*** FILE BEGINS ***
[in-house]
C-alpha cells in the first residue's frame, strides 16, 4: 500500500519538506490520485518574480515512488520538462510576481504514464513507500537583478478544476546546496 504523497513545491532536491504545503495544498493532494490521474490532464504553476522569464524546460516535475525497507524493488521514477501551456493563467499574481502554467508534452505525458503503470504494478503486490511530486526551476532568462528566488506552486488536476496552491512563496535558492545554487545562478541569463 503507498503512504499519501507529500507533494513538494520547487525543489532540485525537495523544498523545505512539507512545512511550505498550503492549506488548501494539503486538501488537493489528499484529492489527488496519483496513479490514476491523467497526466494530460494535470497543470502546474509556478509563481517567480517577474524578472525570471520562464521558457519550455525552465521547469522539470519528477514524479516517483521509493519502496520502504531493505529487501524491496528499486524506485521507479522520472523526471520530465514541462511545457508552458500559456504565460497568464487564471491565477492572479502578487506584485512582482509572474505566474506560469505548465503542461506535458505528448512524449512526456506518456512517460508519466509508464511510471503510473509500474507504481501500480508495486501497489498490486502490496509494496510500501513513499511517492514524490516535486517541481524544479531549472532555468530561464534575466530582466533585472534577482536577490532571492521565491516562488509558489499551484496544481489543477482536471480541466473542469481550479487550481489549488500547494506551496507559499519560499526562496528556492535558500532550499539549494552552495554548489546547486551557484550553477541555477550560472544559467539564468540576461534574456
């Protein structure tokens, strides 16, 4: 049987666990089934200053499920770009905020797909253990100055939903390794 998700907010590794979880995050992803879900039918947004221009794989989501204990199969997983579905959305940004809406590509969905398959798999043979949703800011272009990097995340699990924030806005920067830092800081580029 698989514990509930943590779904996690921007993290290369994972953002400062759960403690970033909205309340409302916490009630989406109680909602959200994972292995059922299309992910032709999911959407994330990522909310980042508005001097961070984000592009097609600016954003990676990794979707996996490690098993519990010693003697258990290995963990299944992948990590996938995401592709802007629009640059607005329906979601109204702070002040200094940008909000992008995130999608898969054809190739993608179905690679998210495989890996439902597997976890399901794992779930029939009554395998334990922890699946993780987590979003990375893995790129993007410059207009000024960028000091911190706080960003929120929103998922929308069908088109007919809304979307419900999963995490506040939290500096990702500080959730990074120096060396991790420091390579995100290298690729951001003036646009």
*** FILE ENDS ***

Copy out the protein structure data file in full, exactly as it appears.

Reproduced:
[in-house]
C-alpha cells in the first residue's frame, strides 16, 4: 500500500519538506490520485518574480515512488520538462510576481504514464513507500537583478478544476546546496 504523497513545491532536491504545503495544498493532494490521474490532464504553476522569464524546460516535475525497507524493488521514477501551456493563467499574481502554467508534452505525458503503470504494478503486490511530486526551476532568462528566488506552486488536476496552491512563496535558492545554487545562478541569463 503507498503512504499519501507529500507533494513538494520547487525543489532540485525537495523544498523545505512539507512545512511550505498550503492549506488548501494539503486538501488537493489528499484529492489527488496519483496513479490514476491523467497526466494530460494535470497543470502546474509556478509563481517567480517577474524578472525570471520562464521558457519550455525552465521547469522539470519528477514524479516517483521509493519502496520502504531493505529487501524491496528499486524506485521507479522520472523526471520530465514541462511545457508552458500559456504565460497568464487564471491565477492572479502578487506584485512582482509572474505566474506560469505548465503542461506535458505528448512524449512526456506518456512517460508519466509508464511510471503510473509500474507504481501500480508495486501497489498490486502490496509494496510500501513513499511517492514524490516535486517541481524544479531549472532555468530561464534575466530582466533585472534577482536577490532571492521565491516562488509558489499551484496544481489543477482536471480541466473542469481550479487550481489549488500547494506551496507559499519560499526562496528556492535558500532550499539549494552552495554548489546547486551557484550553477541555477550560472544559467539564468540576461534574456
């Protein structure tokens, strides 16, 4: 049987666990089934200053499920770009905020797909253990100055939903390794 998700907010590794979880995050992803879900039918947004221009794989989501204990199969997983579905959305940004809406590509969905398959798999043979949703800011272009990097995340699990924030806005920067830092800081580029 698989514990509930943590779904996690921007993290290369994972953002400062759960403690970033909205309340409302916490009630989406109680909602959200994972292995059922299309992910032709999911959407994330990522909310980042508005001097961070984000592009097609600016954003990676990794979707996996490690098993519990010693003697258990290995963990299944992948990590996938995401592709802007629009640059607005329906979601109204702070002040200094940008909000992008995130999608898969054809190739993608179905690679998210495989890996439902597997976890399901794992779930029939009554395998334990922890699946993780987590979003990375893995790129993007410059207009000024960028000091911190706080960003929120929103998922929308069908088109007919809304979307419900999963995490506040939290500096990702500080959730990074120096060396991790420091390579995100290298690729951001003036646009």